A countywide emergency alert system? : News : Oswego Ledger-Sentinel : Hometown Newspaper for Oswego and Montgomery, Illinois
|A countywide emergency alert system?|
|Officials weigh cost of service that would provide storm, other warnings on phones |
|by Matt Schury|
Members of the KenCom Executive Board, the county's emergency 911 dispatching service, were told last week that it might cost the agency more than $25,000 if they decide to move ahead with a countywide emergency alert system.
The system being considered is from a California-based company known as Everbridge.
The cost of the system is estimated at $25,480, according to figures provided by County Sheriff's Chief Deputy Scott Koster.
Koster explained that the system would allow users to obtain alerts on their cell phones in the form of audio recordings, text messages or emails. Phone users are not expected to incur a cost for the service. Residents with landlines would get automated alerts on their phones as well without having to opt into the service.
Koster added that the new system would also broaden the types of messages sent beyond emergencies to things like road closures, boil orders, messages from public works departments or community events.
The KenCom Executive Board operates on a cost sharing structure with each police and fire agency in the county contributing to it based on the number of calls they each receive.
The Kendall County Board also contributes funds to the service though the board voted to cap it's funding at $1.77 million annually.
KenCom Board member-at-large Larry Nelson told board members that they should take the numbers back to their respective boards and let them know what their contributions would be.
Nelson, however, stressed that KenCom cannot fund this service directly out of its current budget.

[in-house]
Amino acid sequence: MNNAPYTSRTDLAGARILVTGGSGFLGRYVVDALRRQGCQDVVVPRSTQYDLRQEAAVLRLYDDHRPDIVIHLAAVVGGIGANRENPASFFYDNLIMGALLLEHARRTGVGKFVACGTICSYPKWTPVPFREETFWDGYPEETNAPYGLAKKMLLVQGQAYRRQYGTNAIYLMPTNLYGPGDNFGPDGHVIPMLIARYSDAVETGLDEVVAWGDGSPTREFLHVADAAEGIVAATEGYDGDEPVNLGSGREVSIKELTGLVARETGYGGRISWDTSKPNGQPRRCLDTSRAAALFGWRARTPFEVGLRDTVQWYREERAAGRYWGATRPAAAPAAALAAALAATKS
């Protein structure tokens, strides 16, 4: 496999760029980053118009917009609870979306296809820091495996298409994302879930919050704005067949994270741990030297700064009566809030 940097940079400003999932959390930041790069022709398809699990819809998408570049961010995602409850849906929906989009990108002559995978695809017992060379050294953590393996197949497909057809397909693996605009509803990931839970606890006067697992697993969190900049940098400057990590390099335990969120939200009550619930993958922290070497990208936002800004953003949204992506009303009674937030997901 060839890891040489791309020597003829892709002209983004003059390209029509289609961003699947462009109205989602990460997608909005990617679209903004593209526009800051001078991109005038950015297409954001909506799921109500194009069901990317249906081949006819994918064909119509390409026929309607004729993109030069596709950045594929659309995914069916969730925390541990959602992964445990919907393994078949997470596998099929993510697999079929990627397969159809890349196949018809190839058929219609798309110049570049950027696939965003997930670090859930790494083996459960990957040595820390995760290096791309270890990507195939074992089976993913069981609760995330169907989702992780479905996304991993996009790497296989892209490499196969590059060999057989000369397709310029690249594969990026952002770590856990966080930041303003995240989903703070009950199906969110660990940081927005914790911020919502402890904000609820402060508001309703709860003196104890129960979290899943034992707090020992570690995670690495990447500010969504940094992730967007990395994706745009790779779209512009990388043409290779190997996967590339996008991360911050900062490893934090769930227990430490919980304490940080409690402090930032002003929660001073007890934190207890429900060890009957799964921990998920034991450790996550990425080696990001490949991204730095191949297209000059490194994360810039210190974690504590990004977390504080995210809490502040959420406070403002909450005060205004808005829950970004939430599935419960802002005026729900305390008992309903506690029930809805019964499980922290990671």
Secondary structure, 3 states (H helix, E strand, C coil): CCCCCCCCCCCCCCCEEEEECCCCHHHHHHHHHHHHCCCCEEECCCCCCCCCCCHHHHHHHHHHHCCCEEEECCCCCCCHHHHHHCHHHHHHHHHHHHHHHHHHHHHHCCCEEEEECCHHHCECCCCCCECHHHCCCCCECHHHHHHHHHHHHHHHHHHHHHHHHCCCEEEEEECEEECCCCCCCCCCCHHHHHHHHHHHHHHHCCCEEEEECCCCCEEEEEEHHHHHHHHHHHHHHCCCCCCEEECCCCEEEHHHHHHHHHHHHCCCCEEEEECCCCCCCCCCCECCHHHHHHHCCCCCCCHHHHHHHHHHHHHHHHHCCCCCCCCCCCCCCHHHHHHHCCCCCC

"We're kind of on-as far as I see it-a zero-based budgeting, where we don't have any more money... we're just hand to mouth basically," Nelson said.
Broken out by percentage the contributions for the alert service per department would be:
•Oswego police: $7,328
•Yorkville police: $3,294
•Oswego fire: $1,982
•Bristol-Kendall fire: $1,098
•Little Rock-Fox fire: $550
•Newark Fire: $135
•Lisbon-Seward fire: $56.05
Board member Gail Johnson, Oswego's representative, voiced support for the service and said she would "sell it" to the village board at their next meeting Feb. 5.
"I think of things that have happened-recent cultural events and disasters natural and otherwise-that can call upon us to do these kinds of things and keep our citizens informed," she said. "In this day and age, there is no reason why we shouldn't keep people informed."
Johnson added that she was in favor of it but wanted to make sure everyone else understood what was being offered and how it would be paid for.
"I think for a municipality the size of mine, it's negligence not to do something like this," Johnson said.
Board member Dave Thompson, Newark Fire District's representative, also said he supported the service calling it a "good deal."
That response was met by laughter from the board since the Newark Fire Department would be contributing one of the smallest amounts.
"A village like Newark should get the most use out of it of anyone because they could get the highest percentage of opt-in from their community," Koster said.
Koster said Everbridge gave them until the end of February to accept the contract at the current pricing for four years with the ability to opt-out of the contract in a year.
'A living nightmare'
Nelson presented a few options the board could follow at the next meeting.